Earlier we looked into Java REPL i.e. jshell basics. Today we will learn some more features of jshell or java shell.
jshell or Java Shell was introduced in Java 9 to help developers run short programs quickly without going into hassle of creating classes, main method etc. We can simply declare variables, write statements and execute them in jshell. We can also compile class for the current jshell session and then use it in the next statements. We will look into some more jshell features in this tutorial.
Java Shell or jshell supports following features:
- We can use it as an interactive tool to evaluate declarations, statements, expressions etc. of the java programming language.
- We can see the history of our previous commands.
- jshell supports Tab-Completion feature.
- Java shell adds semicolons automatically so we don’t need to add them explicitly.
- We can configure default imports as per our requirements.
- We can configure default definitions as per our requirements.
We will explore these features one by one in the coming sections with some useful examples.
Java Shell Arithmetic Operations
We can perform arithmetic operations in jshell, as shown in below example.
jshell> 10+5 $1 ==> 15 jshell> 10/5 $2 ==> 2 jshell> 10/3 $3 ==> 3 jshell> 10.0/3 $4 ==> 3.3333333333333335 jshell> 10*5 $5 ==> 50 jshell>
If we observe the above image, we can find that it’s very easy to test arithmetic operations in Java Shell. We can write them like simple mathematics expressions and get the results, no need to use semicolons also.
Java Shell Internal Variables
If we go through the previous section image again, we can clearly observe the following code output:
jshell> 10+5 $1 ==> 15
Here jshell is assigning a new internal variable “$1” to hold the result value of ‘+’ arithmetic operation. Further operations results are also assigned to variables $2, $3 and so on. You can access these variable values by typing theie name in java shell.
I have one quick question for you. The java shell internal variables are final or Immutable? i.e. We cannot change it’s value?
Let’s find it out with a simple example.
jshell> $1 $1 ==> 15 jshell> $1=20 $1 ==> 20 jshell> System.out.print("$1 value now = "+$1) $1 value now = 20 jshell>
So these internal variables are mutable, we can change their values as shown in above code. Also notice that we can use these variables in java statements, just like any other variable.
jshell Tab-Completion feature
Java Shell supports tab key in very nice way to avoid typing lot of characters and save developers time. It’s just like IDE support to auto complete of variable, function or class name.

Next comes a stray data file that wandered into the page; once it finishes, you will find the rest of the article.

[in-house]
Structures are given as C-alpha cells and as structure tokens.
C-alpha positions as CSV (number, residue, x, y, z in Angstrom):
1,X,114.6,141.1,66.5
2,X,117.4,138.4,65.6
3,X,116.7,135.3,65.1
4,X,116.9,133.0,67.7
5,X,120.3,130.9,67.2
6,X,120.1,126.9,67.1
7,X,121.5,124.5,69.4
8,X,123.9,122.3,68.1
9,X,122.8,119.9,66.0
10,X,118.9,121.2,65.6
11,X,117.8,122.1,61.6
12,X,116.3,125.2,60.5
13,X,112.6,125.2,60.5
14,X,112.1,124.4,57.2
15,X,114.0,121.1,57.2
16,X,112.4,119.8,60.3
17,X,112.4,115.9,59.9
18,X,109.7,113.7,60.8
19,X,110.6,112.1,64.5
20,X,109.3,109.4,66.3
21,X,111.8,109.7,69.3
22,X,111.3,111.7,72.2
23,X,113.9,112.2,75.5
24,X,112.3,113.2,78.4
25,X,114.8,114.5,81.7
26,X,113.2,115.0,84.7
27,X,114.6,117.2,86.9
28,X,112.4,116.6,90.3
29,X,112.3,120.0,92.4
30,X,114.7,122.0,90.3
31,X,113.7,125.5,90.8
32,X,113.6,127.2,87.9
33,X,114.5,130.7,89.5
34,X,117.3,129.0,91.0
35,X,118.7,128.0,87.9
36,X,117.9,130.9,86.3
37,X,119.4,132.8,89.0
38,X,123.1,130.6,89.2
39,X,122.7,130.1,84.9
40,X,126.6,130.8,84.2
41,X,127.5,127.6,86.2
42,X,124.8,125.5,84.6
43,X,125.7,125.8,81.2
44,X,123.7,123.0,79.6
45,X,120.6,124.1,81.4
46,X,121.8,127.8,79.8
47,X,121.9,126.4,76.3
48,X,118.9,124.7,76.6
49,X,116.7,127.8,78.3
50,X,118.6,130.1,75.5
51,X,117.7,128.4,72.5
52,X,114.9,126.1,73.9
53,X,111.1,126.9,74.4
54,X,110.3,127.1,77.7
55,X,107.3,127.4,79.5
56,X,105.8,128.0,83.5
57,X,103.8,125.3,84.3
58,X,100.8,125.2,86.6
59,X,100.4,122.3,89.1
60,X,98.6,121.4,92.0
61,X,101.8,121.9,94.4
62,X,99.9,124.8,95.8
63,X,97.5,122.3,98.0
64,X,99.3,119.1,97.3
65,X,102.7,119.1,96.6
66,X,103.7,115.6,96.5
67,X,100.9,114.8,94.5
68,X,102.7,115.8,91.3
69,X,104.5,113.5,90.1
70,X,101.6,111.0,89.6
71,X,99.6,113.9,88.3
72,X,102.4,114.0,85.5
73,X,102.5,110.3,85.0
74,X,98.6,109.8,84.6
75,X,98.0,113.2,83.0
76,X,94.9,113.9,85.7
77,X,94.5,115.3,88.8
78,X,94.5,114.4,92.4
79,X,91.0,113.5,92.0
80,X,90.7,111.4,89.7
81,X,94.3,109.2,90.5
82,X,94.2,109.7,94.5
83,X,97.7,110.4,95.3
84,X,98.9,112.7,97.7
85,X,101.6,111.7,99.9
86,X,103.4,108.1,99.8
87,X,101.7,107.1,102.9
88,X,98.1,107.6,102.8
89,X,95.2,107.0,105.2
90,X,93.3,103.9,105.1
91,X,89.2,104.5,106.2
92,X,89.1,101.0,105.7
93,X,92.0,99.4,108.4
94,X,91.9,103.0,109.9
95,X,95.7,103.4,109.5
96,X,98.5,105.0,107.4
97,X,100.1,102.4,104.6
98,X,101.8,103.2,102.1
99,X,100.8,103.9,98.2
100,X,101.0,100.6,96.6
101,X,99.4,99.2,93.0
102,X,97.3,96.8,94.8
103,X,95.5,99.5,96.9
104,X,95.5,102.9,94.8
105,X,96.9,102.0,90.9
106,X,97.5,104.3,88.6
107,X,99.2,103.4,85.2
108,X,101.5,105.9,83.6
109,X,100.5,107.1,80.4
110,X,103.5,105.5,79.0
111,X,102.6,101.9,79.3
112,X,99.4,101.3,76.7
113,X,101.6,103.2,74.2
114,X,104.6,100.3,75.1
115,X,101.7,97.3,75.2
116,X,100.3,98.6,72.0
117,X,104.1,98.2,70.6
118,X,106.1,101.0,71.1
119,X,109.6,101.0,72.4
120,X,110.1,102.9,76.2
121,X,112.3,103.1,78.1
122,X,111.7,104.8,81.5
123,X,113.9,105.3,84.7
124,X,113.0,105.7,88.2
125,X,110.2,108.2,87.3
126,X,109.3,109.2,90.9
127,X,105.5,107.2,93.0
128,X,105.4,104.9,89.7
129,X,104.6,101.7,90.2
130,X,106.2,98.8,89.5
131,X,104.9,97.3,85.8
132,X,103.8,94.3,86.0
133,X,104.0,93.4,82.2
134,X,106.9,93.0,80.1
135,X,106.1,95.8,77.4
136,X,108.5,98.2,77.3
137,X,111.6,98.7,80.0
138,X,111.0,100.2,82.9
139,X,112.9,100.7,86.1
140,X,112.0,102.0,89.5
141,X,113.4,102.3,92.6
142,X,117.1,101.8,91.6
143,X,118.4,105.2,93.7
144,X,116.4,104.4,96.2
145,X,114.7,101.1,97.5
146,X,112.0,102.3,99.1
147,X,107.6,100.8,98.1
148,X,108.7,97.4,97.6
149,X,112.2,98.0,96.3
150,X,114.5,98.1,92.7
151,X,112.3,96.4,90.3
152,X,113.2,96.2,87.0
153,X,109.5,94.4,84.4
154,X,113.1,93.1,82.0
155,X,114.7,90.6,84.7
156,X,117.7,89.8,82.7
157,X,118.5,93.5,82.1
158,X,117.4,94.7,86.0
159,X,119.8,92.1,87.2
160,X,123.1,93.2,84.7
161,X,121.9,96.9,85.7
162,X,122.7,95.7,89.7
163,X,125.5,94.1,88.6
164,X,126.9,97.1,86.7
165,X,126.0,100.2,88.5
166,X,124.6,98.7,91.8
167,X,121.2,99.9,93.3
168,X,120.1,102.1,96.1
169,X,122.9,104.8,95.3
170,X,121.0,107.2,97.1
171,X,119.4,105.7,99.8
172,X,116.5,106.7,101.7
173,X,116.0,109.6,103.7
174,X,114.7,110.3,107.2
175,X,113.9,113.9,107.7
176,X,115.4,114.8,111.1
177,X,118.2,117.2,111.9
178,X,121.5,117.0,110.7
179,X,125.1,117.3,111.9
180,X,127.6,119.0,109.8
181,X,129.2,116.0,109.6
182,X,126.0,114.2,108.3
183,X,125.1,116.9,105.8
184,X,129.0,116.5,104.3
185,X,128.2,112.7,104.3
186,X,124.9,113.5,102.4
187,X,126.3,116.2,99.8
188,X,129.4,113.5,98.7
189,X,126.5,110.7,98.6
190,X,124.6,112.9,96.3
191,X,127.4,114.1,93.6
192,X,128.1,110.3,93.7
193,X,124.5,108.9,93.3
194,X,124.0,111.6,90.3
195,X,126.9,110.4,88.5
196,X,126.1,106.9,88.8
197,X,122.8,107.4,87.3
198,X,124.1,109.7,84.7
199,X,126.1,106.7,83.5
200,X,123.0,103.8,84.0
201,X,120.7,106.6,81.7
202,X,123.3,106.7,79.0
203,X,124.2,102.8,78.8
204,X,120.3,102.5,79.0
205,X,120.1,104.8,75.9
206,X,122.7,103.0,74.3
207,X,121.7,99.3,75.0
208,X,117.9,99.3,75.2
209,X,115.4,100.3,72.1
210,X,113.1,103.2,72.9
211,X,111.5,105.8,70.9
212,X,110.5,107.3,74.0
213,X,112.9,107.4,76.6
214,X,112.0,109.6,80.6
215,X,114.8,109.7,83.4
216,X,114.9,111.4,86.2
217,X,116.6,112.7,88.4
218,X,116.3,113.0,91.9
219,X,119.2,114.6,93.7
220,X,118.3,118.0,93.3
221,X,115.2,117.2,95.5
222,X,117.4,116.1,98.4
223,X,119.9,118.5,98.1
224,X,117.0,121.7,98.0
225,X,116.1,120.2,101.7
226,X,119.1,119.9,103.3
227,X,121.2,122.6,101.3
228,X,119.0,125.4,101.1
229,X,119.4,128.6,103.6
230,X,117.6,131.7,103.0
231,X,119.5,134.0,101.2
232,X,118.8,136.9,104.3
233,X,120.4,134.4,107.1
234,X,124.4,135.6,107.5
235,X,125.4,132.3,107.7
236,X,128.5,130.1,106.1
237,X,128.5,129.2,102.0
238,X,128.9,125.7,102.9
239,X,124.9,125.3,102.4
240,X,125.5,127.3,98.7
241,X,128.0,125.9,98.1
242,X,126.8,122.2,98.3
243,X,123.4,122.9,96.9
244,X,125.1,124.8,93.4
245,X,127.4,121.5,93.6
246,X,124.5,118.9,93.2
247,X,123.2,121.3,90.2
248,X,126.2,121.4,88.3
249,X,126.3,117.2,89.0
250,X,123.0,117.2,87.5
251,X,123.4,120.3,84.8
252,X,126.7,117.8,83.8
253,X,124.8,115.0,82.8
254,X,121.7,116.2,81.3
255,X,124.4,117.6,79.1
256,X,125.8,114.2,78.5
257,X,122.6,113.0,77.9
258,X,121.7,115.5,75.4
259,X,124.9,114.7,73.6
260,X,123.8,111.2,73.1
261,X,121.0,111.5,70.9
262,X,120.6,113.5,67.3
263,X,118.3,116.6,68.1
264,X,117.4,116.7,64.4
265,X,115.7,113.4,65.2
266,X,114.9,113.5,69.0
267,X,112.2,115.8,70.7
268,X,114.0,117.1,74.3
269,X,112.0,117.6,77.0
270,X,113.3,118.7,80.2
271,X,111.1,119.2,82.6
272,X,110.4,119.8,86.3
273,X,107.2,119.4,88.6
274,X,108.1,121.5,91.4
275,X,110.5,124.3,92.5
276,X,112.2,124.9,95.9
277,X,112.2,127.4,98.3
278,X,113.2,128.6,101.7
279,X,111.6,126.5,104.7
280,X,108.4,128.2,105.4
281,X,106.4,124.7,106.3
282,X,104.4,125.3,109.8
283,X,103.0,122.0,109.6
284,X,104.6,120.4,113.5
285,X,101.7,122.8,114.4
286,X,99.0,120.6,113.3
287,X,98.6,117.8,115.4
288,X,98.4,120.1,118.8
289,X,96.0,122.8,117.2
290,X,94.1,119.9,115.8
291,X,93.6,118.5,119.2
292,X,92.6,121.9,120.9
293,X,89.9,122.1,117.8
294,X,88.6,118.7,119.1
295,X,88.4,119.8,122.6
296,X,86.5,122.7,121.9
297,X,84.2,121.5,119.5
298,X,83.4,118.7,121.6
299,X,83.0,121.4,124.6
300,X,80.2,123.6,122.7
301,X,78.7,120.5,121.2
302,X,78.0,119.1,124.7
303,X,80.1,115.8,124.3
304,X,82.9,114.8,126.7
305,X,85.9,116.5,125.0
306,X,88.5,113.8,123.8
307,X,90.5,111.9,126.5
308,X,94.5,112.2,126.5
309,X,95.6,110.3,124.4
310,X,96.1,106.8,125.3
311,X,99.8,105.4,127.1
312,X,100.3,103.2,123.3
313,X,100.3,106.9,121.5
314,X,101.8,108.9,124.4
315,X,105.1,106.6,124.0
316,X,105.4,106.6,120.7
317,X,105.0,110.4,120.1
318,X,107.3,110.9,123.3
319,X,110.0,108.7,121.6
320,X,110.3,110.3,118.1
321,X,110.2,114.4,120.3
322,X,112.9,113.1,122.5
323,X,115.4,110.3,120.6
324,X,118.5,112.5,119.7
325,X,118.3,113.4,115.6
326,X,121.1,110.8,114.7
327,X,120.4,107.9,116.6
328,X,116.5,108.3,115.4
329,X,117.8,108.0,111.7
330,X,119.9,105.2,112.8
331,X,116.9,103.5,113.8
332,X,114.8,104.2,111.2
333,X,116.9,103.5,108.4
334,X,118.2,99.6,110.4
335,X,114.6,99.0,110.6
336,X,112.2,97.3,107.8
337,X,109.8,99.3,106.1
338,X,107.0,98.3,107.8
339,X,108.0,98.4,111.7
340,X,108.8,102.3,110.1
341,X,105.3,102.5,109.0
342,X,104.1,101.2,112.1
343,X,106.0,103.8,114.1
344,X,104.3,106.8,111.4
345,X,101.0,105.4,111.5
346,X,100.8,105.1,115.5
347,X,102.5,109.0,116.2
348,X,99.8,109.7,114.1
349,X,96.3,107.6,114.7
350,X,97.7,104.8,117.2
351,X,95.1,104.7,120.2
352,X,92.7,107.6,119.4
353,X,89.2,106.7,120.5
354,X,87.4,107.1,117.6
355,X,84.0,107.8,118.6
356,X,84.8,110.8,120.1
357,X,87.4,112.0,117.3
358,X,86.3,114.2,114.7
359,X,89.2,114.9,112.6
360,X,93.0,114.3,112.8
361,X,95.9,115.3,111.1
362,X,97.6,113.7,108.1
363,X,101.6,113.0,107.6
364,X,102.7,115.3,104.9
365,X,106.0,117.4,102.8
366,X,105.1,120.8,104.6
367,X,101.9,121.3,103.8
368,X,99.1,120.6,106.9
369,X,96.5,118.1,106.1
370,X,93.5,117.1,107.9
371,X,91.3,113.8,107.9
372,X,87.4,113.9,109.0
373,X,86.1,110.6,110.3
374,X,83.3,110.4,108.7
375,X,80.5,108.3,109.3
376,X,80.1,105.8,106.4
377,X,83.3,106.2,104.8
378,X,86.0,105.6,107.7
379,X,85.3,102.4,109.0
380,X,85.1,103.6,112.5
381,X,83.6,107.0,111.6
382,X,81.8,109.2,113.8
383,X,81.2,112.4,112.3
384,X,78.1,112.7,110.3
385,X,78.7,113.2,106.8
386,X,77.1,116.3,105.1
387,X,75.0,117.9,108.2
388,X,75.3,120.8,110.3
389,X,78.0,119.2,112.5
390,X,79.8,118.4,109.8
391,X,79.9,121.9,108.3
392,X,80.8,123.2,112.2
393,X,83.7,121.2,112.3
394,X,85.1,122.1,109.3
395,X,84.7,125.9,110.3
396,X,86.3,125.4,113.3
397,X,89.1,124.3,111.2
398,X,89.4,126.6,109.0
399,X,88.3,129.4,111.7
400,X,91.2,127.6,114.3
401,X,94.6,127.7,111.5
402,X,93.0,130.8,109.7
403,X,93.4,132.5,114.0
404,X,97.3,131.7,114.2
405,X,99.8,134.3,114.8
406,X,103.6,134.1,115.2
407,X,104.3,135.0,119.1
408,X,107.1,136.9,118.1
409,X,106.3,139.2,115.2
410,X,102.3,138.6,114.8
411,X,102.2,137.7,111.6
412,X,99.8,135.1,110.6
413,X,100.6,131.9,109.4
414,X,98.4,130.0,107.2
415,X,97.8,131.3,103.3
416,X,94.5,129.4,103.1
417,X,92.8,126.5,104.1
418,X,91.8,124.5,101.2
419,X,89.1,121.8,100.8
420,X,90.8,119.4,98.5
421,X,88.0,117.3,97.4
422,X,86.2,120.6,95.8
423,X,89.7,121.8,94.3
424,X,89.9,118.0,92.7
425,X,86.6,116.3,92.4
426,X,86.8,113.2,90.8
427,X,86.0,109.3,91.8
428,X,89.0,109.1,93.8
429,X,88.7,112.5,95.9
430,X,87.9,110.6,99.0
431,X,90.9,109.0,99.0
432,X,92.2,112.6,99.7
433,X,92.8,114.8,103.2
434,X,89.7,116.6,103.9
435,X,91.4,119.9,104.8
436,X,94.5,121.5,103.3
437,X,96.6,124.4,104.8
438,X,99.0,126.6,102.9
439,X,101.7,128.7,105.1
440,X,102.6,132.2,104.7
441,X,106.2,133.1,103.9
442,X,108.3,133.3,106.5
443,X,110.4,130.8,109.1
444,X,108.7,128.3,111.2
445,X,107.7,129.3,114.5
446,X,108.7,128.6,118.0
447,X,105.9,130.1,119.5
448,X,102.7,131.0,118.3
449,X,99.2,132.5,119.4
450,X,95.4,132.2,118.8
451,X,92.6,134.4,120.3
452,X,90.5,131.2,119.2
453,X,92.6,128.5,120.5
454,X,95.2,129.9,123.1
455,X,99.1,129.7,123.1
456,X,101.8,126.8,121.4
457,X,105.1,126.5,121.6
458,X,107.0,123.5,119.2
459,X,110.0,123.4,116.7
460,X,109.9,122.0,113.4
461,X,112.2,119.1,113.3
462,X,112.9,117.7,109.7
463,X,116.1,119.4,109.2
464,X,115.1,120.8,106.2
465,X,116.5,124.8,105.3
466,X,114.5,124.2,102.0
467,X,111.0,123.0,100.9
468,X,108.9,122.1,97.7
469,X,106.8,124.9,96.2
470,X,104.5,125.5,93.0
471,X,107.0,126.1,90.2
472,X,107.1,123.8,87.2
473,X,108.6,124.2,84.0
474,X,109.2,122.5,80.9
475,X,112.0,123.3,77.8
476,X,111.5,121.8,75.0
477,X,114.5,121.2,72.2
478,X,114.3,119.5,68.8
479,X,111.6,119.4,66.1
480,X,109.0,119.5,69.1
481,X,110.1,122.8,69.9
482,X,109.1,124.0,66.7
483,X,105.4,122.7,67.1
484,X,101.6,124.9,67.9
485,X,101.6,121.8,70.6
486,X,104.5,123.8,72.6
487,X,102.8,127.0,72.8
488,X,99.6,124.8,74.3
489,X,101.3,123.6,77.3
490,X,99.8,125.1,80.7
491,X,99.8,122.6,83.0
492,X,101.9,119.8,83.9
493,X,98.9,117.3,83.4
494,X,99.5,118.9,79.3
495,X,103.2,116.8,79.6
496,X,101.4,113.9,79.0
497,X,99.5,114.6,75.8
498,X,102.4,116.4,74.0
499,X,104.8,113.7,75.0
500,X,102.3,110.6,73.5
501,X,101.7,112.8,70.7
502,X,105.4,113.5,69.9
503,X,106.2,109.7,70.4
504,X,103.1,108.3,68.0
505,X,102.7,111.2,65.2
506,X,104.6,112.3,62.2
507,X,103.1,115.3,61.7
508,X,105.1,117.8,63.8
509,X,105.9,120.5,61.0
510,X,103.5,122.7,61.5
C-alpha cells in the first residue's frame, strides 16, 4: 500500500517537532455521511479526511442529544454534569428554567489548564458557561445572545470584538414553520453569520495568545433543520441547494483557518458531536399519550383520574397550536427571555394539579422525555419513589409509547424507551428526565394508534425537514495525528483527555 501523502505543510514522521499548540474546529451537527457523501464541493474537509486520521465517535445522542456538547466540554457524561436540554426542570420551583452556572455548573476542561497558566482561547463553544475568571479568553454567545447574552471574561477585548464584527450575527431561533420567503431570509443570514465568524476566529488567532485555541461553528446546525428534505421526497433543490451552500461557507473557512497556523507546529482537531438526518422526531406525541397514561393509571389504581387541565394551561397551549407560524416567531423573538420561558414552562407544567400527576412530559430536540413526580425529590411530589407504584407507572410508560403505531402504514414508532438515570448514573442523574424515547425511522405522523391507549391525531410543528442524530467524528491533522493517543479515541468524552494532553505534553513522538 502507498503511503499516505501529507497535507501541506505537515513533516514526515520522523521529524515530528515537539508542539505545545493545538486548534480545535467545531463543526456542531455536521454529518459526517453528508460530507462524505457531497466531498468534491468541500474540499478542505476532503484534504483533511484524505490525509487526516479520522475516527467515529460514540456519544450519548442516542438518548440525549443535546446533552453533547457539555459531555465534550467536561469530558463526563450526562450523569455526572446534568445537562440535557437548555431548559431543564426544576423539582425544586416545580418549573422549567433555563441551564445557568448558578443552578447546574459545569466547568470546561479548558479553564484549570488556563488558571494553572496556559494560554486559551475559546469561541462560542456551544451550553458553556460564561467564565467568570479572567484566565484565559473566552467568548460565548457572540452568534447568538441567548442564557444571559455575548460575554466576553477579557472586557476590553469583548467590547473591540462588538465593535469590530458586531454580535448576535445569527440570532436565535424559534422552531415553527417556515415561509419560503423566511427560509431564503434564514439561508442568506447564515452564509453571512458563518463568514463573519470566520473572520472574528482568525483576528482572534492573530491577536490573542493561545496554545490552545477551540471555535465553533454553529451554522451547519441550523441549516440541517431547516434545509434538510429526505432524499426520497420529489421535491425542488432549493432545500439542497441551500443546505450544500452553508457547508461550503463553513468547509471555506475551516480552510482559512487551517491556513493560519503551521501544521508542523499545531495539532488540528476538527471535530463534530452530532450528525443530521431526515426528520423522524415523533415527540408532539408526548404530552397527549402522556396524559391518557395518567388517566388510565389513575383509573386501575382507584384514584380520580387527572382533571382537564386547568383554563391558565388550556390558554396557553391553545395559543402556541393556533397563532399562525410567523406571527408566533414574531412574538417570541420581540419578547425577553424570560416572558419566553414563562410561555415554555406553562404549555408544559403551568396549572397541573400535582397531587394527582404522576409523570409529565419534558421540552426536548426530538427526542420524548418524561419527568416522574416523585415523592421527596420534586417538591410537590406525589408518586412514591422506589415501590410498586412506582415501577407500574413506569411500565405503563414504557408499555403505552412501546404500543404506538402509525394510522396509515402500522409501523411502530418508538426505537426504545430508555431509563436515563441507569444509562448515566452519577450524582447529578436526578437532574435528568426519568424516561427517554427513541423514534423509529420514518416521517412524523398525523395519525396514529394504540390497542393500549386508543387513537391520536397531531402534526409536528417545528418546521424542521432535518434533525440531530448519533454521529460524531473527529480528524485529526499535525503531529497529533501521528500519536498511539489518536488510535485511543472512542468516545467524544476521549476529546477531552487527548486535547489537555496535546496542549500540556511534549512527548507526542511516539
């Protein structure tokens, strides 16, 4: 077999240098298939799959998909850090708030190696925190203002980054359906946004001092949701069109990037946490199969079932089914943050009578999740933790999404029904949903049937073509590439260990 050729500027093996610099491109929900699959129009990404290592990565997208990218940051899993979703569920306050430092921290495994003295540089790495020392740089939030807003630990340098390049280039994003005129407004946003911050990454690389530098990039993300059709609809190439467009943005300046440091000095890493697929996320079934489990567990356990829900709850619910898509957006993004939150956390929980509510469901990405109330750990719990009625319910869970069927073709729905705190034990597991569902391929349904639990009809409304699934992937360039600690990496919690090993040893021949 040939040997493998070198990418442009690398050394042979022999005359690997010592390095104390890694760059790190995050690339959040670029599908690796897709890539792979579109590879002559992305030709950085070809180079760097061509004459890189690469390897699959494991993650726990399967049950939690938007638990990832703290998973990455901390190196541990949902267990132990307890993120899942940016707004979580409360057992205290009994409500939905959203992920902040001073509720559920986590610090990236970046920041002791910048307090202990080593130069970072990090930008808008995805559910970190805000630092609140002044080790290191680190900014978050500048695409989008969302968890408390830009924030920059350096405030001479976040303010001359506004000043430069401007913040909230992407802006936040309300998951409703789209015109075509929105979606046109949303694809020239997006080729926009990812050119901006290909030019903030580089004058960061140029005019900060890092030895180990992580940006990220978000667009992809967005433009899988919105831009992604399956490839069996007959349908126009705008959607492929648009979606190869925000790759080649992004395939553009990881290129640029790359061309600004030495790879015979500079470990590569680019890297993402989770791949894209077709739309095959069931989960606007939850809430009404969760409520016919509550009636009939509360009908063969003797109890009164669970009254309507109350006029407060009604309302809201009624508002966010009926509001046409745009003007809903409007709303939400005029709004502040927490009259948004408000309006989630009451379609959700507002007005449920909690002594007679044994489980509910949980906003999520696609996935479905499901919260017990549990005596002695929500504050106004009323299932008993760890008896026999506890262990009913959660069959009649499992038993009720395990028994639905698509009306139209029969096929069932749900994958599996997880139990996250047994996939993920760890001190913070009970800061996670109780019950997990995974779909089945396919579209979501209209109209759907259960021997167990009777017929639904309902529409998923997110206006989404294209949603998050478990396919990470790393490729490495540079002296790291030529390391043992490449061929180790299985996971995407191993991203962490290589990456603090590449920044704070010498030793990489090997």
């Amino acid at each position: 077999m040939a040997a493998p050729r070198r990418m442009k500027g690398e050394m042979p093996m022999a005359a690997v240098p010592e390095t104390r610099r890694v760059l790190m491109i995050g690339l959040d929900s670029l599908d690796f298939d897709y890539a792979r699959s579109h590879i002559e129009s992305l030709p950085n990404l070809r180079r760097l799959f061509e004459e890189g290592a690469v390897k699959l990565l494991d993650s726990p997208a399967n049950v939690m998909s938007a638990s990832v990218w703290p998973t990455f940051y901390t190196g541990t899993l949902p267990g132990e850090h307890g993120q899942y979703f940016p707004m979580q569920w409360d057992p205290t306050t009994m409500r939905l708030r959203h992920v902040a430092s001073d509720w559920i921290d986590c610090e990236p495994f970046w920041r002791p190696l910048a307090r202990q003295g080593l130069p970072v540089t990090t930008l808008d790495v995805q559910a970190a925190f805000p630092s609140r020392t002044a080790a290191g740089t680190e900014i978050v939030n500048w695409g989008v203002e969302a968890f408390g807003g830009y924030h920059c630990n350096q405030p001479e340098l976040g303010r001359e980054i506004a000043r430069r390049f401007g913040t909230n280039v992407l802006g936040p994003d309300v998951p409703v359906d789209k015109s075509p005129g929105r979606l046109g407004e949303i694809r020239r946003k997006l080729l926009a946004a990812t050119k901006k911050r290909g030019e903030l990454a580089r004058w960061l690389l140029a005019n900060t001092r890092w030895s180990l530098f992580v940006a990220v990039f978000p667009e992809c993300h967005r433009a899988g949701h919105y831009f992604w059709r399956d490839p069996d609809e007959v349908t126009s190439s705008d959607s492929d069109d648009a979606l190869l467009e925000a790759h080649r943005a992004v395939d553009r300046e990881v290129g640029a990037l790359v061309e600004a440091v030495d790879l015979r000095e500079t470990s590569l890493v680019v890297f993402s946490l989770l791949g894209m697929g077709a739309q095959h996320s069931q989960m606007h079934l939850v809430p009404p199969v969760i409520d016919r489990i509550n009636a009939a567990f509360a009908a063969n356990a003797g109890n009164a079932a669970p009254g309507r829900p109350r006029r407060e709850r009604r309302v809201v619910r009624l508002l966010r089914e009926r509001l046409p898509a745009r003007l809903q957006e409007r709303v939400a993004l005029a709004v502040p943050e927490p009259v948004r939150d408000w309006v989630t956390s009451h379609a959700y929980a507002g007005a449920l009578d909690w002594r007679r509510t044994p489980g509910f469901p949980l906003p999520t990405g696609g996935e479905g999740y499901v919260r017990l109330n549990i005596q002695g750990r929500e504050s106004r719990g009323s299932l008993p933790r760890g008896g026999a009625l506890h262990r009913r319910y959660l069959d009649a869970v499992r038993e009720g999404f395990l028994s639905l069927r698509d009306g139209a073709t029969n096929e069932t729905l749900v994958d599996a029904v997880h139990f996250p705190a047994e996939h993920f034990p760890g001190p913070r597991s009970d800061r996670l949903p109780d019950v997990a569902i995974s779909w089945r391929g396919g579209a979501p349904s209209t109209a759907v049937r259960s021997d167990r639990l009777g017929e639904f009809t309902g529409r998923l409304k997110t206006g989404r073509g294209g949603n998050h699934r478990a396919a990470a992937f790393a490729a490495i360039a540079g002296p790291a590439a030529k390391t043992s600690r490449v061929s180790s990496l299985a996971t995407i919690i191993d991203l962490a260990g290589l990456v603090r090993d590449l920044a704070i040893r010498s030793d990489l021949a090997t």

Let’s explore this feature now with REPL. Just type couple of characters and press “Tab” key from your keyboard, it will provide you available hints to select. If there are more hits, it displays all of them as shown below. So type few more characters to avoid conflicts.
Below image shows jshell tab completion feature example.
Java Shell Import Types
Java shell automatically imports some packages to help us. We can use
/imports command to list out all the packages imported by default.
jshell> /imports | import java.io.* | import java.math.* | import java.net.* | import java.nio.file.* | import java.util.* | import java.util.concurrent.* | import java.util.function.* | import java.util.prefs.* | import java.util.regex.* | import java.util.stream.* jshell>
We can use any class from these packages without importing them explicitly. That’s why we can use Math class without importing it, as shown in below example.
jshell> Math.max(5,10) $11 ==> 10 jshell> Math.min(5,10) $12 ==> 5
However, if we want to test any other package related class or interface, then we need to use external import. Otherwise we will get error as shown in the below code snippet:
jshell> ByteBuffer buf = ByteBuffer.allocate(48); | Error: | cannot find symbol | symbol: class ByteBuffer | ByteBuffer buf = ByteBuffer.allocate(48); | ^--------^ | Error: | cannot find symbol | symbol: variable ByteBuffer | ByteBuffer buf = ByteBuffer.allocate(48); | ^--------^ jshell>
We need to use import statement as shown below to import that whole package or specific class.
jshell> import java.nio.ByteBuffer jshell> ByteBuffer buf = ByteBuffer.allocate(48); buf ==> java.nio.HeapByteBuffer[pos=0 lim=48 cap=48] jshell>
Here we are able to create a
ByteBuffer object successfully without any issues because we have imported that class manually.
That’s all about jshell or java shell. I have grown fond of this tool because it help me in saving time by running some small test code quickly.
Reference: Oracle Documentation